For the second year, the Provost’s Affordable Course Materials Grant program will help save students money, enhance the quality of their learning experience and increase their opportunities for success.
This semester, 11 faculty members in nine academic units received funding through the program to transition from costly textbooks to open and affordable educational resources. The $49,000 that was distributed through the program and an additional $10,000 in private support is expected to save students more than $572,000 in textbook costs per academic year. Combined with the results of the first round of funding, the savings to students exceeds $1.3 million.
“The Affordable Course Materials Grant program demonstrates the University of Georgia’s commitment to our students,” said S. Jack Hu, the university’s senior vice president for academic affairs and provost. “Thanks to this program and the dedication of our faculty, even more UGA students can benefit from open educational resources, which reduce costs and also have been shown to improve learning outcomes.”
Through the program, assistant professor of international affairs Molly Berkmeier will transform her introductory international relations course to an article-based one, saving 38 students over $4,100 per class each semester.
“What I have found is that students are most engaged with the simulation and the supplemental articles assigned outside the textbook,” Berkmeier said.
She plans to research contemporary issues that will be important for students to consider in coming years that are not represented in current international relations textbooks.
“These issues include the rise of new technologies and domains such as drones, artificial intelligence, space and cyber,” Berkmeier said.
In the School of Law, instructor Jean Goetz Mangan will use the grant funding to replace her legal writing textbook for first-year students. Mangan said that she has been unable to find a low-cost option that meets her students’ needs, so she plans to create a free open-access, online legal writing manual. This new resource will save 33 students a total of $4,300 each semester.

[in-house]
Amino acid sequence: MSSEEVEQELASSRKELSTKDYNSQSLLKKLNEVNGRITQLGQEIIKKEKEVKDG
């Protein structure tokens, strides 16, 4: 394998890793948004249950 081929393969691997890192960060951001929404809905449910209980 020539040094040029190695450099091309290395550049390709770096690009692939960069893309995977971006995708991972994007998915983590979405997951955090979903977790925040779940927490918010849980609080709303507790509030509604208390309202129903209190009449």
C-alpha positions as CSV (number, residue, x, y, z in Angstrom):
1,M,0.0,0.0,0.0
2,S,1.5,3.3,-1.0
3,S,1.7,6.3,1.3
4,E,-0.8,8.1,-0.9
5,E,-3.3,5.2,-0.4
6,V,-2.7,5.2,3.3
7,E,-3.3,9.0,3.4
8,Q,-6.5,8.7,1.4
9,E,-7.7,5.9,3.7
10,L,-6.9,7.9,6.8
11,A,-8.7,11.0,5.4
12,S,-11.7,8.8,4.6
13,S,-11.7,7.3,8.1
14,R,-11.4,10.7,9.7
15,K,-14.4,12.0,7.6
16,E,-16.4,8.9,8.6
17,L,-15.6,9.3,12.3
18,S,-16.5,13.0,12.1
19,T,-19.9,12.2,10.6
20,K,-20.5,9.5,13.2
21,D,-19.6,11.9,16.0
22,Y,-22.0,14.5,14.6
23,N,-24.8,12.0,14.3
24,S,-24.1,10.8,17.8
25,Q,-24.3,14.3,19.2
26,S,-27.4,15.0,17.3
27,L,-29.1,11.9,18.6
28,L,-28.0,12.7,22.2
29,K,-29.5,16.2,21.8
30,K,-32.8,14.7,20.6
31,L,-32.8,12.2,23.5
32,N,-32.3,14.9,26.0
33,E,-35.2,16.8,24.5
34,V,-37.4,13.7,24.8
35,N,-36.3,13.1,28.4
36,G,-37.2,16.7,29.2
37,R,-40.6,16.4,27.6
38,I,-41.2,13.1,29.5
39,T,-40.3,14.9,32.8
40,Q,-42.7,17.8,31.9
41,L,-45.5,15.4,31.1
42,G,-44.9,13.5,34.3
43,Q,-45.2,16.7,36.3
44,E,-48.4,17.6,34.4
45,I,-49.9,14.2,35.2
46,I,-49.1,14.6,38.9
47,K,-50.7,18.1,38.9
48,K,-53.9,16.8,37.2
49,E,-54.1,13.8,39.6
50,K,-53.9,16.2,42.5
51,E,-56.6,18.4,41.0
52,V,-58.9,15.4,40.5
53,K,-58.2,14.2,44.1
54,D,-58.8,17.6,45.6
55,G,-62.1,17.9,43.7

“Because I can continually change and update the material, there will be no need for students to buy new editions,” Mangan said.
Ben Fahrman, lecturer in the College of Engineering, plans to create statics course materials that are less costly than the current $230 textbook. The financial impact of adopting these open educational resources are expected to save 190 engineering students more than $43,000 per academic year. Fahrman also hopes that better materials will increase opportunities for student success in future courses.
In addition, 1,300 students in first-year English composition courses will see a savings of over $41,000 per academic year thanks to a $10,000 privately funded donation through UGA Libraries. Nate Kreuter, director of the first-year writing program, plans to transition from current textbooks that cost students $162 to free open-access text materials.
The Provost’s Affordable Course Materials Grant program is administered by the UGA Libraries and the Center for Teaching and Learning, both of which offer information and consulting to faculty interested in open and affordable educational resources.
The Provost’s Affordable Course Materials Grant Program complements the Textbook Transformation Grants program that is sponsored by the
Affordable Learning Georgia initiative of the University System of Georgia. Since 2013, faculty adoptions of open educational resources have benefited more than 67,000 UGA students and helped them save over $6.3 million in textbook costs.
Research has shown that Open Educational Resources improve students’ performance and decrease their drop, fail and withdrawal rates. OERs also have been shown to increase student success at an even greater rate for recipients of Pell Grants, part-time students and populations historically underserved by higher education.
“The Affordable Course Materials Grant program is an exemplar of how we as an institution can continue to broaden access for all students,” said Michelle Cook, vice provost for diversity and inclusion and strategic university initiatives. “It also supports innovative practices in the classroom and active learning. We are proud of the work of our faculty in this area and excited about the impact that it continues to have on learning at UGA.”
The 2020 Affordable Course Materials grant recipients are:
• Molly Berkemeier, assistant professor, department of international affairs, School of Public and International Affairs
• Suzanne Pilaar Birch, assistant professor, departments of anthropology and geography, Franklin College of Arts and Sciences
• Charles Byrd, senior lecturer, department of Germanic and Slavic studies, Franklin College of Arts and Sciences
• Leah Carmichael, lecturer, department of international affairs, School of Public and International Affairs
• Ben Fahrman, lecturer, College of Engineering
• Jacob Hicks, lecturer, department of mathematics, Franklin College of Arts and Sciences
• Joseph Hoisington, postdoctoral research and teaching assistant, department of mathematics, Franklin College of Arts and Sciences
• Nancy Knapp, associate professor, department of career and information studies, Early College of Education
• Nate Kreuter, associate professor and director of the first-year writing program, department of English, Franklin College of Arts and Sciences
• Jean Goetz Mangan, instructor, School of Law
• Matt Roessing, lecturer, legal studies program, Terry College of Business